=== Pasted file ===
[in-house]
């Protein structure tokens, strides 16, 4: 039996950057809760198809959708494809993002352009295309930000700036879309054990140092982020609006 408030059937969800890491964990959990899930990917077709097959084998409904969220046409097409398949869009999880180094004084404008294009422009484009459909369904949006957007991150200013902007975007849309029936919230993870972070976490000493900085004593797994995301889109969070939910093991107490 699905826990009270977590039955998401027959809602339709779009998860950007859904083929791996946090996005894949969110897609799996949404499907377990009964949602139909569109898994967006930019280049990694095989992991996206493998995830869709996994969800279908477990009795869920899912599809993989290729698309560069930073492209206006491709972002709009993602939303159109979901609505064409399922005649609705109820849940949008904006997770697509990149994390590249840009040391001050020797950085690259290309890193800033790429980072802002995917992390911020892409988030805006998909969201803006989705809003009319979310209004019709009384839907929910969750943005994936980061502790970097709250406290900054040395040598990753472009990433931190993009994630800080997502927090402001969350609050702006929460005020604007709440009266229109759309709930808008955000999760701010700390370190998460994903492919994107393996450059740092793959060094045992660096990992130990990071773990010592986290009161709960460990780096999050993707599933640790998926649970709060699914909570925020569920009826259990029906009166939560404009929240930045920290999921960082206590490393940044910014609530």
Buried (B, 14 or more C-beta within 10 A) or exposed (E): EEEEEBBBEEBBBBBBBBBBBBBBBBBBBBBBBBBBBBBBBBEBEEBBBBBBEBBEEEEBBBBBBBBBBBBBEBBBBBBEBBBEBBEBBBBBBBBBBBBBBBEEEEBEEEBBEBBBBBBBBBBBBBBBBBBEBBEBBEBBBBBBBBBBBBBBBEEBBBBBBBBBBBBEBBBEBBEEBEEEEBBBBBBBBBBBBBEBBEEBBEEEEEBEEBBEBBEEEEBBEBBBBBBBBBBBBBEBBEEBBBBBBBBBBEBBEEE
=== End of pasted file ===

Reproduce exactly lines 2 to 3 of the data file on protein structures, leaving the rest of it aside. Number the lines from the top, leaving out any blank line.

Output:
């Protein structure tokens, strides 16, 4: 039996950057809760198809959708494809993002352009295309930000700036879309054990140092982020609006 408030059937969800890491964990959990899930990917077709097959084998409904969220046409097409398949869009999880180094004084404008294009422009484009459909369904949006957007991150200013902007975007849309029936919230993870972070976490000493900085004593797994995301889109969070939910093991107490 699905826990009270977590039955998401027959809602339709779009998860950007859904083929791996946090996005894949969110897609799996949404499907377990009964949602139909569109898994967006930019280049990694095989992991996206493998995830869709996994969800279908477990009795869920899912599809993989290729698309560069930073492209206006491709972002709009993602939303159109979901609505064409399922005649609705109820849940949008904006997770697509990149994390590249840009040391001050020797950085690259290309890193800033790429980072802002995917992390911020892409988030805006998909969201803006989705809003009319979310209004019709009384839907929910969750943005994936980061502790970097709250406290900054040395040598990753472009990433931190993009994630800080997502927090402001969350609050702006929460005020604007709440009266229109759309709930808008955000999760701010700390370190998460994903492919994107393996450059740092793959060094045992660096990992130990990071773990010592986290009161709960460990780096999050993707599933640790998926649970709060699914909570925020569920009826259990029906009166939560404009929240930045920290999921960082206590490393940044910014609530």
Buried (B, 14 or more C-beta within 10 A) or exposed (E): EEEEEBBBEEBBBBBBBBBBBBBBBBBBBBBBBBBBBBBBBBEBEEBBBBBBEBBEEEEBBBBBBBBBBBBBEBBBBBBEBBBEBBEBBBBBBBBBBBBBBBEEEEBEEEBBEBBBBBBBBBBBBBBBBBBEBBEBBEBBBBBBBBBBBBBBBEEBBBBBBBBBBBBEBBBEBBEEBEEEEBBBBBBBBBBBBBEBBEEBBEEEEEBEEBBEBBEEEEBBEBBBBBBBBBBBBBEBBEEBBBBBBBBBBEBBEEE